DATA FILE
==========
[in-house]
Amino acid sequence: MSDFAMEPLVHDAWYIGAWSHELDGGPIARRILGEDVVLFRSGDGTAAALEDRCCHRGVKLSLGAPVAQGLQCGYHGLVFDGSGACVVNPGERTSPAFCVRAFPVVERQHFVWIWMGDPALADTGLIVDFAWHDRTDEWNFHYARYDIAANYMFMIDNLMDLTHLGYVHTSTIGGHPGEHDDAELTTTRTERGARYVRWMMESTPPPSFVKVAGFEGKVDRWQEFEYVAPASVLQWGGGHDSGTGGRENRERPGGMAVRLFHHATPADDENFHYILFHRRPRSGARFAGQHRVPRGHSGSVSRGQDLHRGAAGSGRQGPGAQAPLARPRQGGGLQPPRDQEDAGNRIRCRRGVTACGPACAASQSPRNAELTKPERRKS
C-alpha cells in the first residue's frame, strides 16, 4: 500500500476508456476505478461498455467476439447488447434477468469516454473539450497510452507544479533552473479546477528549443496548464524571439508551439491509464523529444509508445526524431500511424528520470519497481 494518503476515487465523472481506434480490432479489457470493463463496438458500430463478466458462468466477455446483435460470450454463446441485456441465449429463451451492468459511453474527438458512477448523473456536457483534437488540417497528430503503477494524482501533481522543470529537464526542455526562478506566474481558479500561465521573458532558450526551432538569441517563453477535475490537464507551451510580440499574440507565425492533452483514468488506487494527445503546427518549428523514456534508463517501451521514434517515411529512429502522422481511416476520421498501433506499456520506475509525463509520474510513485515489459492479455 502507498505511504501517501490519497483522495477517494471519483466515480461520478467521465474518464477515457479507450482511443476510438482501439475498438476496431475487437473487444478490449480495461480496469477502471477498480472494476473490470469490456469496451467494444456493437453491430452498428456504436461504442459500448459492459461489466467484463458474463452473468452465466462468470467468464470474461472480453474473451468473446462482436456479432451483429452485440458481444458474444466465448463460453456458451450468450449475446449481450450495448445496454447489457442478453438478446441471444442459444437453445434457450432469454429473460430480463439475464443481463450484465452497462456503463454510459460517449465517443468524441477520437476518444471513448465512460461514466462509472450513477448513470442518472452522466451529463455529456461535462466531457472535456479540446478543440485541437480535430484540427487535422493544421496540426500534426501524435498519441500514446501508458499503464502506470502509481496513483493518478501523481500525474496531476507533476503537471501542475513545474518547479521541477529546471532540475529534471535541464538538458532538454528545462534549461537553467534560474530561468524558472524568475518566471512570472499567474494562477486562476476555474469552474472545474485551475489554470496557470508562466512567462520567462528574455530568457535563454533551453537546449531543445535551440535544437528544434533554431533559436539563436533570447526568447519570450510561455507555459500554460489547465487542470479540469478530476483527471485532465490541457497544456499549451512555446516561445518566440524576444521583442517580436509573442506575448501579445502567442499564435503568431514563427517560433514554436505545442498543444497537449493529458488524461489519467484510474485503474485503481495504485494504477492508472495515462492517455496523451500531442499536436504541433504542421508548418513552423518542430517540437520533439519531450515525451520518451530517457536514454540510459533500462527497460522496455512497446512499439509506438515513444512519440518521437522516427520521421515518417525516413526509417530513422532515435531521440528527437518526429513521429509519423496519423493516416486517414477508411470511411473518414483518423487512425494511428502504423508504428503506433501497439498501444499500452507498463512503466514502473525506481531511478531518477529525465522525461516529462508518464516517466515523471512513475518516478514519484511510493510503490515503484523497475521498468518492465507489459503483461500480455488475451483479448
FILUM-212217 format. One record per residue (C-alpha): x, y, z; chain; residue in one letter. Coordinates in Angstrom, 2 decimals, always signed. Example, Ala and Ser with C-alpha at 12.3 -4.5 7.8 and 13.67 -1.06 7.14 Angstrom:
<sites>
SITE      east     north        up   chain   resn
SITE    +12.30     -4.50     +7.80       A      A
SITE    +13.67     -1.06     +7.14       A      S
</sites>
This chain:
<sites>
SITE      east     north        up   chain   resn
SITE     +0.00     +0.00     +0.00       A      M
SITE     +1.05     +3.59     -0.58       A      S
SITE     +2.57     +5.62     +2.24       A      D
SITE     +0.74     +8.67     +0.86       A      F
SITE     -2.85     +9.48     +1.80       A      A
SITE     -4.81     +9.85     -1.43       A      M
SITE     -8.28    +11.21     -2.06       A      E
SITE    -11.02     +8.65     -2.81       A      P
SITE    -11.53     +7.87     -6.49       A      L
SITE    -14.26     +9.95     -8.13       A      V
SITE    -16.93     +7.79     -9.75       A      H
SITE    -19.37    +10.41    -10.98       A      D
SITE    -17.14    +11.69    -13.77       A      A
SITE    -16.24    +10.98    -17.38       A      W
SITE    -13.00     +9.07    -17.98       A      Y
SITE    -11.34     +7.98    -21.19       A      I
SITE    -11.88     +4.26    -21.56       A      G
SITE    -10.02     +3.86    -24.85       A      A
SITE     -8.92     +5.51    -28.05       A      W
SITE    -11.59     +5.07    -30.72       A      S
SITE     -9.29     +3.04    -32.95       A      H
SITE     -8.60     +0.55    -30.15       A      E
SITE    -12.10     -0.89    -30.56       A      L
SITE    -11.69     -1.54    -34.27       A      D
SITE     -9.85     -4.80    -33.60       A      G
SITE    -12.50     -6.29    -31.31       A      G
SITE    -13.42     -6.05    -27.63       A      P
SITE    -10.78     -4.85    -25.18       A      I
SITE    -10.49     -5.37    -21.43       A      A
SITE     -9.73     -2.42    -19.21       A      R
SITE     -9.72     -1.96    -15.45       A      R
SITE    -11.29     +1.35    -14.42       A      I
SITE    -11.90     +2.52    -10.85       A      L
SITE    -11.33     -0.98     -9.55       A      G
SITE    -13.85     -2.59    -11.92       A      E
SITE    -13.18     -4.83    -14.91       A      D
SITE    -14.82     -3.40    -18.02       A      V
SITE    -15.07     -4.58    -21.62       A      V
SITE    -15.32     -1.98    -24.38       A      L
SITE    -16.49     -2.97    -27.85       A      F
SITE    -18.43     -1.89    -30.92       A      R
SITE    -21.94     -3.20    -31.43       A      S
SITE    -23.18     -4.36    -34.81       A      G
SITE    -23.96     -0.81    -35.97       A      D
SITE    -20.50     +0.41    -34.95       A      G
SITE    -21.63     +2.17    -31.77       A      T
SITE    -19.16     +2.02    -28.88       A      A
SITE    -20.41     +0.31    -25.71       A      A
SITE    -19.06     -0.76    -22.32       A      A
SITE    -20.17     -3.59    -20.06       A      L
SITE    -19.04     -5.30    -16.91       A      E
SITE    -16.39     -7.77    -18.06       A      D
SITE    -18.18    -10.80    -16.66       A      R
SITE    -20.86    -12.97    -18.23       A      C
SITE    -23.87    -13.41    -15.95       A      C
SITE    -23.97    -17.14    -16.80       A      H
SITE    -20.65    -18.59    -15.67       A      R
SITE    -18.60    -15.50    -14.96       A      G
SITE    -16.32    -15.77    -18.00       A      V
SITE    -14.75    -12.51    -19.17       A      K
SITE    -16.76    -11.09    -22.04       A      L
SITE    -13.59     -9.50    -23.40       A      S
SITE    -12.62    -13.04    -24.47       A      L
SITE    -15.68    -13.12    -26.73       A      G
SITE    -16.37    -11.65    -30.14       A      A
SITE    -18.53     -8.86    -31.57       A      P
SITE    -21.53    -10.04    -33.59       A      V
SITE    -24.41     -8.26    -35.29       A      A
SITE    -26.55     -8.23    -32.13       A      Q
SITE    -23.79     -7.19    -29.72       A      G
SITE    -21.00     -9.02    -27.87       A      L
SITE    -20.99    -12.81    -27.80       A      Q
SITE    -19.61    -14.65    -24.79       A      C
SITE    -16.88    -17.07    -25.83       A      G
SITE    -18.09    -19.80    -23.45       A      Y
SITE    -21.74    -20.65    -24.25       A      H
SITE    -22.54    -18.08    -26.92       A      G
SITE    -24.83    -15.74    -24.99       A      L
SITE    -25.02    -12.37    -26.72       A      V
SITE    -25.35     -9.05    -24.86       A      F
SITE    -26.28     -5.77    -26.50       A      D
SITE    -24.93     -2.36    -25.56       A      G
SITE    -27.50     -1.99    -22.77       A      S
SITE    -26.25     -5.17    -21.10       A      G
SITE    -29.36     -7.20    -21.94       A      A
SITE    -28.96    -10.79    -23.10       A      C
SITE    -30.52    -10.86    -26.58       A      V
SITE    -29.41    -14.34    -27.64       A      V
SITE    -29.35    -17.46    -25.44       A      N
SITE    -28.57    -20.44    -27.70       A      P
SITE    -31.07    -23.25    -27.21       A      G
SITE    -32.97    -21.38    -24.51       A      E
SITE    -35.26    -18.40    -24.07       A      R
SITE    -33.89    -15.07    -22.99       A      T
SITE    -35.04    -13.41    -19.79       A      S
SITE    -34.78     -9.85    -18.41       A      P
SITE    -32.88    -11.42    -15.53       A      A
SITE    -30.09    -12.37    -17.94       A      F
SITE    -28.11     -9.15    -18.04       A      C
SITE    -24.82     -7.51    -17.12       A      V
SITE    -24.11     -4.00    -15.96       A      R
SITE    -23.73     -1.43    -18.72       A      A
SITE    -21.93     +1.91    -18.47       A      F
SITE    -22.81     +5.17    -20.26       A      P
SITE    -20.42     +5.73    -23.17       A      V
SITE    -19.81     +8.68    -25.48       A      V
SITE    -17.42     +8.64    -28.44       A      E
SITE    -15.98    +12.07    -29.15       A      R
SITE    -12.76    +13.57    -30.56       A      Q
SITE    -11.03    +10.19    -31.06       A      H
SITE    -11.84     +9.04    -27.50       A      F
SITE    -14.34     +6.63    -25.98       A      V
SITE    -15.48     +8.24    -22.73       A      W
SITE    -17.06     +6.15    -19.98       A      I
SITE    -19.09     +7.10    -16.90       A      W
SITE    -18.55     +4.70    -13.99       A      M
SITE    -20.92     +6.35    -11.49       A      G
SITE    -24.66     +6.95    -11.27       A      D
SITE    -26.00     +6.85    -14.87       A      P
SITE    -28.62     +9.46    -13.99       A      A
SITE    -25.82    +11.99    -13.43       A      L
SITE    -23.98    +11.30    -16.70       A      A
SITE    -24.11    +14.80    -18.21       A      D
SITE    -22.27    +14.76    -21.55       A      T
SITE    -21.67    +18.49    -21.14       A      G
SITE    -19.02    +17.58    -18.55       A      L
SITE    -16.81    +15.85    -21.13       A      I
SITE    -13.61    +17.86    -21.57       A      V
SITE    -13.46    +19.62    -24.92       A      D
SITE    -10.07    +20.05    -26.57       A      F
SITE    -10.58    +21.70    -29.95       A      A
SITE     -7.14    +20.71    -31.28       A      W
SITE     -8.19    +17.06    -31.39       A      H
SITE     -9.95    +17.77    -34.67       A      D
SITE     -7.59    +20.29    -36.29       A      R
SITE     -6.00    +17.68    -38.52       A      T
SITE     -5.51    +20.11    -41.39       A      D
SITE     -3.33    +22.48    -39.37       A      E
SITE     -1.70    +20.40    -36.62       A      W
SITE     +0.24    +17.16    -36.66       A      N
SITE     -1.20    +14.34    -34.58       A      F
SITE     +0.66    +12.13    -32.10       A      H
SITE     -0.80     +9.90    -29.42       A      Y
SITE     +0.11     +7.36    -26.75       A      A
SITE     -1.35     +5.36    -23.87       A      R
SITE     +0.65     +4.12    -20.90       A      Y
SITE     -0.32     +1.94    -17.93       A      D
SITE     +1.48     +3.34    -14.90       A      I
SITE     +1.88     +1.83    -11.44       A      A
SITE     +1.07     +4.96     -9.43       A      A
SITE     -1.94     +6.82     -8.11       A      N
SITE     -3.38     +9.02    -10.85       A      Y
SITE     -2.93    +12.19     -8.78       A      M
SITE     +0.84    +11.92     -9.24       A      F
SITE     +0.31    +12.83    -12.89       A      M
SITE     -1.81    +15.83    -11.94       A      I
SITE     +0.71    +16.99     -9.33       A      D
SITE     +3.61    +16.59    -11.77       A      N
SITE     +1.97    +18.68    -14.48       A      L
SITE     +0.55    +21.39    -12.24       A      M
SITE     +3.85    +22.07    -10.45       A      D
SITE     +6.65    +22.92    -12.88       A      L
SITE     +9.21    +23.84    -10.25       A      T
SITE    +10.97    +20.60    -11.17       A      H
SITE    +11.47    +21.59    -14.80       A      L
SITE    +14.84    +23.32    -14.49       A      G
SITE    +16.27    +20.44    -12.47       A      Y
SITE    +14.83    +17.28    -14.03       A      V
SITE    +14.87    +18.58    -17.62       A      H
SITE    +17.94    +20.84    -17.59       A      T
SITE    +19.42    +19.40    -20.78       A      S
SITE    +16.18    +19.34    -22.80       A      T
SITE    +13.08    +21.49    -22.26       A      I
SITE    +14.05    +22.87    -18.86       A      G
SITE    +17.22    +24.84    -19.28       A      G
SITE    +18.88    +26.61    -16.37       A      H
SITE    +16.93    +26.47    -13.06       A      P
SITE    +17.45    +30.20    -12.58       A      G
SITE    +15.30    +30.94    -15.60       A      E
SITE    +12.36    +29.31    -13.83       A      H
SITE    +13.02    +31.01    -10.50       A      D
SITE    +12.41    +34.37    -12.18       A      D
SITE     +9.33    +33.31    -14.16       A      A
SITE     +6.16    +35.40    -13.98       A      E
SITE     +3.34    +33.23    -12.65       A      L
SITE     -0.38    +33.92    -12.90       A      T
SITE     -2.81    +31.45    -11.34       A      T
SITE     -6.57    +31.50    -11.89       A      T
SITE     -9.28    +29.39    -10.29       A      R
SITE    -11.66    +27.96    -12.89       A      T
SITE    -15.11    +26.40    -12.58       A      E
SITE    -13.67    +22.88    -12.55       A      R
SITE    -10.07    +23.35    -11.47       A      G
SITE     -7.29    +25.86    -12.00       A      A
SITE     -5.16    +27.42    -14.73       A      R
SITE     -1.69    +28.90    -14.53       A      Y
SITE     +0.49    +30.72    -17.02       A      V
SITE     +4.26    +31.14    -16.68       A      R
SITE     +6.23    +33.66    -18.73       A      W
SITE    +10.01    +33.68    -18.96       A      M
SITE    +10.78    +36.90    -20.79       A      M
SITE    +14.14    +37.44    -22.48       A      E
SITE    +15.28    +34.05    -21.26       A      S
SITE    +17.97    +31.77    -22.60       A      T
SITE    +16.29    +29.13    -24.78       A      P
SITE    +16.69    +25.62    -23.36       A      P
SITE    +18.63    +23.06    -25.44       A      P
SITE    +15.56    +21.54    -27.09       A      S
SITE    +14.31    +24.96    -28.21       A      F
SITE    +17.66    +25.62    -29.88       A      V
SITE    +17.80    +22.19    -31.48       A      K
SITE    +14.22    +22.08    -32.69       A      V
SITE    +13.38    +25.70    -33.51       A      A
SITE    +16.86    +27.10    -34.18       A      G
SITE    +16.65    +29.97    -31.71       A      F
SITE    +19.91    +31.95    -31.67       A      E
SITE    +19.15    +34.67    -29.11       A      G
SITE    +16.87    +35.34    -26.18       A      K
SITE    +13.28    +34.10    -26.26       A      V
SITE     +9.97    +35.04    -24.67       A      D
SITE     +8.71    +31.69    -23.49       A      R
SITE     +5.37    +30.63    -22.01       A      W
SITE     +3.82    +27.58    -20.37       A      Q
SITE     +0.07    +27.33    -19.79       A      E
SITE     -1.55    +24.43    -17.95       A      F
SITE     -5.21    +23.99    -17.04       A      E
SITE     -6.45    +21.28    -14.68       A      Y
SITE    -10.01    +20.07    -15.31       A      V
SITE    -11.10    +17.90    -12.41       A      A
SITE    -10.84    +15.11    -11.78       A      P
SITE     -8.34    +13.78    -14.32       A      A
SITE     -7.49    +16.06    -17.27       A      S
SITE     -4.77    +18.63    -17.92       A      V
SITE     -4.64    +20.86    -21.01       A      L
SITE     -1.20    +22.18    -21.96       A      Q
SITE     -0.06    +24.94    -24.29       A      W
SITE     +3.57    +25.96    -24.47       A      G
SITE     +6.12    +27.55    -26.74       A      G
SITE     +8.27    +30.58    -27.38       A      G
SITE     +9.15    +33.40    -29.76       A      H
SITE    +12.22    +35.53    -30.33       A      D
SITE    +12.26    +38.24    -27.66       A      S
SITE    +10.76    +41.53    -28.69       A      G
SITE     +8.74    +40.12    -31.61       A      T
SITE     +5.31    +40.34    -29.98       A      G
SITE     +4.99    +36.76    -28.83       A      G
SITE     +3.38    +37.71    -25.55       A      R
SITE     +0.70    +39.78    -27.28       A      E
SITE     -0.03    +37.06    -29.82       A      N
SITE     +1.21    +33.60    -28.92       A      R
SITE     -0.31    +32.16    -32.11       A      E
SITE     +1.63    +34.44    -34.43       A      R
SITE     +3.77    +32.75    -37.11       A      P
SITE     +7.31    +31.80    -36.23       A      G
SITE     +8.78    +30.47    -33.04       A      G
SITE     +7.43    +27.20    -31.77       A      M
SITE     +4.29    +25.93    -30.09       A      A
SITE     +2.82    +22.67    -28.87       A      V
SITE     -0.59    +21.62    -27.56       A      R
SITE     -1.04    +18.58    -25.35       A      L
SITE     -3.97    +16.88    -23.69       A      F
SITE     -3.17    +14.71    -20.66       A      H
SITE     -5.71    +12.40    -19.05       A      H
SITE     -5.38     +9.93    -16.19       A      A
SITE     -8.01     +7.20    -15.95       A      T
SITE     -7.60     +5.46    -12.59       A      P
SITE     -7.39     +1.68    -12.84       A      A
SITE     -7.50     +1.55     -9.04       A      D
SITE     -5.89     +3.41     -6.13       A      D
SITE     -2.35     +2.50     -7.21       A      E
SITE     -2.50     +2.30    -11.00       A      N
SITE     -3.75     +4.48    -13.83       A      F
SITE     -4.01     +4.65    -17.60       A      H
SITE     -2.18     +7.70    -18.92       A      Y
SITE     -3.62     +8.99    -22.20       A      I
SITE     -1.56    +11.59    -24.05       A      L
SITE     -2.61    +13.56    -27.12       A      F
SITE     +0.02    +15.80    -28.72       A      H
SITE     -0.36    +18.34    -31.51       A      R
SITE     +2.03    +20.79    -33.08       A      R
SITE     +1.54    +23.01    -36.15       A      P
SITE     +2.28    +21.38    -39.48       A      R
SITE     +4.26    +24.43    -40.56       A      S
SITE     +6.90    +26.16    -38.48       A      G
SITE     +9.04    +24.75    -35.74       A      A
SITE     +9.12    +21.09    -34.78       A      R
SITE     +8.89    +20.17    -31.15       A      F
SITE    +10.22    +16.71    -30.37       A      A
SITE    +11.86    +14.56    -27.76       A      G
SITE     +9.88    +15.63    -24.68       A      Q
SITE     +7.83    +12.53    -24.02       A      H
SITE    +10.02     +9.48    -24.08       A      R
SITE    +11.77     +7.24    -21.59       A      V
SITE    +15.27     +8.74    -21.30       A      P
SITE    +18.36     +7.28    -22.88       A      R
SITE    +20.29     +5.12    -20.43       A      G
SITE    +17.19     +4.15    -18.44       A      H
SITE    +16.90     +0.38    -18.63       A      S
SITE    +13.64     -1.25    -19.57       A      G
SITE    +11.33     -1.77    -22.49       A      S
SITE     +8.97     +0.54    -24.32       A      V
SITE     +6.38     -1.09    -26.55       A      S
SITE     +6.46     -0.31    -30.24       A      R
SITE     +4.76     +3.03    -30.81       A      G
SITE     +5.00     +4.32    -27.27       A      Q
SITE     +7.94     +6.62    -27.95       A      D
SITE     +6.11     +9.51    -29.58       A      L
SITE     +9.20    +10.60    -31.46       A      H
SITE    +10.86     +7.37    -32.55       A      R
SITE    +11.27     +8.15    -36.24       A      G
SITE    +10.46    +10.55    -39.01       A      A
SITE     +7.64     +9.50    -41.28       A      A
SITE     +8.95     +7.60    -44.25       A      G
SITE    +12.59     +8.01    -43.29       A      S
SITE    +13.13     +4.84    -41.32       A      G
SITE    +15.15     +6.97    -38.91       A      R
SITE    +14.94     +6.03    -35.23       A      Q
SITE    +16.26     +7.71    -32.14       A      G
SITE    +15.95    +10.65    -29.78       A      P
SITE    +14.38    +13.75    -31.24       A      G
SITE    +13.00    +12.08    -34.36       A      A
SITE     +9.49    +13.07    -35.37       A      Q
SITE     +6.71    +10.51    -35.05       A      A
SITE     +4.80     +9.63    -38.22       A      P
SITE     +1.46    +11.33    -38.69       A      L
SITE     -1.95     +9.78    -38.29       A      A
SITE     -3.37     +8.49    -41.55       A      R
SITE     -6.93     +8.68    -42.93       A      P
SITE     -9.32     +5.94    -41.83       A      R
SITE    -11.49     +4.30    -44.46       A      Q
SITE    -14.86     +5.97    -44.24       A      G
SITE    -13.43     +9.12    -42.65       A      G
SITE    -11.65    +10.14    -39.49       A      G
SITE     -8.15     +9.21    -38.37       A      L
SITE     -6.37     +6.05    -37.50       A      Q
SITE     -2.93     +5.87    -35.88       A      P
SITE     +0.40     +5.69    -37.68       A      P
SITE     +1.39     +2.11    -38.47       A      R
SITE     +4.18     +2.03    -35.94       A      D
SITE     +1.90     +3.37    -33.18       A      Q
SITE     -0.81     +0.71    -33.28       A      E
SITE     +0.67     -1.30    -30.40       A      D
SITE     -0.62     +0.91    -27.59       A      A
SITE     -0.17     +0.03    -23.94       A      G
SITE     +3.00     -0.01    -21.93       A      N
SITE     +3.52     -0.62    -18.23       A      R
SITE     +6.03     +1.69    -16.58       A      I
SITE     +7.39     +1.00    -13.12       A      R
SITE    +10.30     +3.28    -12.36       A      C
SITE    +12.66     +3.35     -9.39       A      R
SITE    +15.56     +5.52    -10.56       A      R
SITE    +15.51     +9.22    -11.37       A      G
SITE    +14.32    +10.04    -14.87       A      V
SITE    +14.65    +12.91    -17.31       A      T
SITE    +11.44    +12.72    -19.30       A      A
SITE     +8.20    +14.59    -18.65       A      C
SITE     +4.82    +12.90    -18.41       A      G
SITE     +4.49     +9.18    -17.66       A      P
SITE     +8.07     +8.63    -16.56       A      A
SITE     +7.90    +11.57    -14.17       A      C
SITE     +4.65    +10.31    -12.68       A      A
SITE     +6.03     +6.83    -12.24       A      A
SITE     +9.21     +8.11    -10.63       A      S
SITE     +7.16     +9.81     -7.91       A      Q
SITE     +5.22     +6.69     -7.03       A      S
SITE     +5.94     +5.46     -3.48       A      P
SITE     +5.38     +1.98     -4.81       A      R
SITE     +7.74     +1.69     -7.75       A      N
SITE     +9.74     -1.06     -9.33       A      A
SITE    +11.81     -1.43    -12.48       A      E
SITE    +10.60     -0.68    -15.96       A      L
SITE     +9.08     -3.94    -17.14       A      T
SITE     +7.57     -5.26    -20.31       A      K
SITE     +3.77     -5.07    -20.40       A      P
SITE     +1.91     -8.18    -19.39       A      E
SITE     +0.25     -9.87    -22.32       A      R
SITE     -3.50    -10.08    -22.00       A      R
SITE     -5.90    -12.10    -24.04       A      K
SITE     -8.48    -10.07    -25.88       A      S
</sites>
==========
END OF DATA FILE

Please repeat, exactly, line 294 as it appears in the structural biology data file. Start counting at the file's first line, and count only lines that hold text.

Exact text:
SITE     +2.28    +21.38    -39.48       A      R